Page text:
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“If a theatre decides that it is not working out with their newly appointed Artistic Director then the Chair should also resign”

BLOG – my reflections on the departure of Emma Rice from The Globe


I declare an interest as a friend and fan of Emma and previous Board member of Kneehigh Theatre.

So what follows is not an attempt to create a balanced view. It is rather the seed of an idea…

Emma has brought light, energy, inspiration, new audiences, new beginnings and fresh creativity to The Globe.

Shakespeare would be chuffed. Surely.

But the Globe’s Board and management have decided that the theatre is better off without Emma’s approach.

I am interested to ask what this might mean for the relationship between Artistic Directors and the Boards of theatres? And ideas around artistic freedom.

When I began my job as Artistic Director of Battersea Arts Centre it was only a few months before it was clear that I was not as good as the previous guy. The Board could have acted quickly, perhaps giving me an ultimatum “be more like Tom Morris or move on”.

They didn’t. And it wasn’t just that they didn’t sack me, they empowered me to be as good as I could be. Not compared to the last person. Year by year, the Board enabled me to keep becoming a better version of myself.

As Matt Trueman has shrewdly said we need to ask ourselves who is enabled and empowered to take risks? It is not just about appointing a new Artistic Director, it is about supporting them once they are in post.

What I find remarkable about the Board’s approach at The Globe is that Emma has, by any measure, other than the most derisory, as set out in yesterday’s statement from The Globe, succeeded.

She is certainly a hell of a lot more successful than I was in my first 6 months. And I am sure, many others too.

When a theatre’s Board appoints an Artistic Director it arranges a multi-partner marriage between Artistic Director, Board, Artists, Staff and Public.

It is an immense undertaking to arrange this marriage. And it should not finish with the ceremony. It should also be about doing everything you can to then enable and empower the Artistic Director in the first few years to give the new marriage the very best chance of success.

Why has Emma not been empowered and supported by the people who recruited her?

If The Globe’s approach is to be any kind of benchmark for the future of theatre, then we also need to ask ourselves whether we are descending in to a world that looks more like the Premier league? In which lofty Boards hire and fire team managers with impunity. Of course the reality is that most theatre Boards are great and would never consider acting in this way.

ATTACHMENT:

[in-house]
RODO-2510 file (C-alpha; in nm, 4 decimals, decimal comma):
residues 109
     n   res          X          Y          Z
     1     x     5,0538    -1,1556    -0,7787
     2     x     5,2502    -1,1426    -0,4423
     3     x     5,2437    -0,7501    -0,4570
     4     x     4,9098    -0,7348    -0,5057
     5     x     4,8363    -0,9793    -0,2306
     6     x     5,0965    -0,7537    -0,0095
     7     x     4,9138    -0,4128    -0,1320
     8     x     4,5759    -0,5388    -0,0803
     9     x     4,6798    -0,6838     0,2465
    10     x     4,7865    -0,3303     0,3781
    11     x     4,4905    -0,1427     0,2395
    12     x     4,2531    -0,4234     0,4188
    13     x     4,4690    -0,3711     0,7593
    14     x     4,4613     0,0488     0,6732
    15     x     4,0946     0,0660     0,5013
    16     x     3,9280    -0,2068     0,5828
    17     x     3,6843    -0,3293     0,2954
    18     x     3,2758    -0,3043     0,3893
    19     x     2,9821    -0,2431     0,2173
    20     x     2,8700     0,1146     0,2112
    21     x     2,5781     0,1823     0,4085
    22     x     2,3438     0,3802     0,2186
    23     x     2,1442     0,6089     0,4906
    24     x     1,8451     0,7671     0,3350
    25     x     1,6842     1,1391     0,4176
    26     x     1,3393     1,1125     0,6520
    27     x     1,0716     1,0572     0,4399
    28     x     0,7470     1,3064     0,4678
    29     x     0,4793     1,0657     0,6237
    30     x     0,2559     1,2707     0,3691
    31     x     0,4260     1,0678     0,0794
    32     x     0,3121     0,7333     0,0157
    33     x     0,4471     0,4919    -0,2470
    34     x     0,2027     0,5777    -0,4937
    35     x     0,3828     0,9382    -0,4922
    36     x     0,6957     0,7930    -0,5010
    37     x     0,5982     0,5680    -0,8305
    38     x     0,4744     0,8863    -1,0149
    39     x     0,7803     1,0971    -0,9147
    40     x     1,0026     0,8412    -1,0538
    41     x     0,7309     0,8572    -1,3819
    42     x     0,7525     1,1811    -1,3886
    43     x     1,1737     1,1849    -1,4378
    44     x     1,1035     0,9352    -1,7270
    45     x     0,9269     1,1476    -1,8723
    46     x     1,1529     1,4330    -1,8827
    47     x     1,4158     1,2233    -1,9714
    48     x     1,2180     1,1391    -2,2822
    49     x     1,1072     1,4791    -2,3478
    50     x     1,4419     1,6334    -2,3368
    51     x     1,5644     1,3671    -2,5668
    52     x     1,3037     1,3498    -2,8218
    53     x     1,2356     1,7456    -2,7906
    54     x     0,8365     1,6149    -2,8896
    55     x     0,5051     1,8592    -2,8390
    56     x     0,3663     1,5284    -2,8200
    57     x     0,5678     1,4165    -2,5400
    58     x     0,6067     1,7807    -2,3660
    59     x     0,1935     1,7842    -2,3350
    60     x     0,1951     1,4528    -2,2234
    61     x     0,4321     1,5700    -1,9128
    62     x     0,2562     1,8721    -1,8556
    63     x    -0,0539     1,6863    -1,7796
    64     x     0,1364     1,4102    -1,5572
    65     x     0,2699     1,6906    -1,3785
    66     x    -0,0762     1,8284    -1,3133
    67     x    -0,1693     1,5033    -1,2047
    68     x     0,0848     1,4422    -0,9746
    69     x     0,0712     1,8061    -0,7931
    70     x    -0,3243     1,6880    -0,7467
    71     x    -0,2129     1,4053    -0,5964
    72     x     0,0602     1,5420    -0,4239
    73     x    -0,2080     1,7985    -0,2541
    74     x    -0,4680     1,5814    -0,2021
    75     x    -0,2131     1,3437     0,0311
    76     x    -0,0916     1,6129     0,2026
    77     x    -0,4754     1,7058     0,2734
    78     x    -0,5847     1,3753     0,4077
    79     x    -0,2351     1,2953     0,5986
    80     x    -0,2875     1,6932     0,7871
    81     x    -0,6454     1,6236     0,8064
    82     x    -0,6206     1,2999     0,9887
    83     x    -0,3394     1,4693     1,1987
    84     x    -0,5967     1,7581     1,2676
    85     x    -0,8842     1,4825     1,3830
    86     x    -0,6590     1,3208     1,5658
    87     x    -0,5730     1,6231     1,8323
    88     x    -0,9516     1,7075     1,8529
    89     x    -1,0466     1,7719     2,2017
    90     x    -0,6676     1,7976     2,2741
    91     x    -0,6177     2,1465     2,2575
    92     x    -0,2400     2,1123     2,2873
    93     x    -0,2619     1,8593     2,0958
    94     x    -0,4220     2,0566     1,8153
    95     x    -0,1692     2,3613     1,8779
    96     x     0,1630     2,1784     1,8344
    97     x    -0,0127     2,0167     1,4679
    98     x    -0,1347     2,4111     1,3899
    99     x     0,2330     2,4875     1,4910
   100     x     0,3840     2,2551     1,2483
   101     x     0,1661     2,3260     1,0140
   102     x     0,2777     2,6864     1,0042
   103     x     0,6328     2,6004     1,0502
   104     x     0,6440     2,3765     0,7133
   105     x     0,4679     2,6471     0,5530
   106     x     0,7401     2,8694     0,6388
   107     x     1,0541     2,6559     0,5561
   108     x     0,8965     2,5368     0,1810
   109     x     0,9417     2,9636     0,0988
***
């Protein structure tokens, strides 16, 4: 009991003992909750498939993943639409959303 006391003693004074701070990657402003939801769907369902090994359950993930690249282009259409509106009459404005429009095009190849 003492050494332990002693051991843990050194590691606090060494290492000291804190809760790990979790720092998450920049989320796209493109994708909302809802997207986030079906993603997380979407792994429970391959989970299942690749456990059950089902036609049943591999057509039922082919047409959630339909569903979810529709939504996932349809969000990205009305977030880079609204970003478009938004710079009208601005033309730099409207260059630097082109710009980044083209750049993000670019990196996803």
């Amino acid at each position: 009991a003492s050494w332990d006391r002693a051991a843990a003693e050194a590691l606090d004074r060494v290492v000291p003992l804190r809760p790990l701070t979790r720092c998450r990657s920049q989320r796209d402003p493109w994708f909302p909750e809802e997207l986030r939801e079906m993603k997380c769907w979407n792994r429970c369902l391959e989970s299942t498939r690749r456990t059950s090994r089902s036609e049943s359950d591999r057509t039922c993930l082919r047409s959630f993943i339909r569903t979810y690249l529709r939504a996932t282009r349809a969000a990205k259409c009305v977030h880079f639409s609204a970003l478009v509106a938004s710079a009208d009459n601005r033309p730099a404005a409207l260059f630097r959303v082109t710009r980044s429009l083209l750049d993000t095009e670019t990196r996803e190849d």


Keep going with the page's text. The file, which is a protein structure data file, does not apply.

But I would like to suggest one simple mechanism to ensure that theatres do not go down this road, learning from what’s happened to Emma at The Globe.

If a theatre decides that it is not working out with their newly appointed Artistic Director then the Chair should also resign along with new Artistic Director. And if a CEO is involved, as with The Globe too, then they should go too.

Because it was their responsibility to appoint them and it was also their responsibility to make the appointment work – caring, nurturing and supporting the new marriage.

Theatre Boards must take responsibility and be accountable for their own choices. And not lurk in the shadows.

Otherwise it might become too easy for Boards, fearful of funders and in a climate of conservatism, to begin to restrict artistic freedom.

If this simple commitment was agreed, I suspect we would see bouts of empowerment and support breaking out following new appointments, with Chairs and Boards getting right behind their new Artistic Directors, knowing that their neck is on the line too.

It’s an idea, maybe there is a better one.

The statement by The Globe yesterday, about lighting and sound, was a complete Horlicks. And I suspect it will take the theatre a decade to recover from the way it has handled this matter. Emma’s creative star will shine even brighter while The Globe’s will sadly dim. Literally.

Emma has shown characteristic bravery to see out her work at the theatre until 2018 when many would have walked away. She has shown herself, once again, as she did at Kneehigh, to be a true leader, as well as an exceptionally gifted theatre director.

26 Oct 2016

Categories: Role of PRODUCER and/or artistic director

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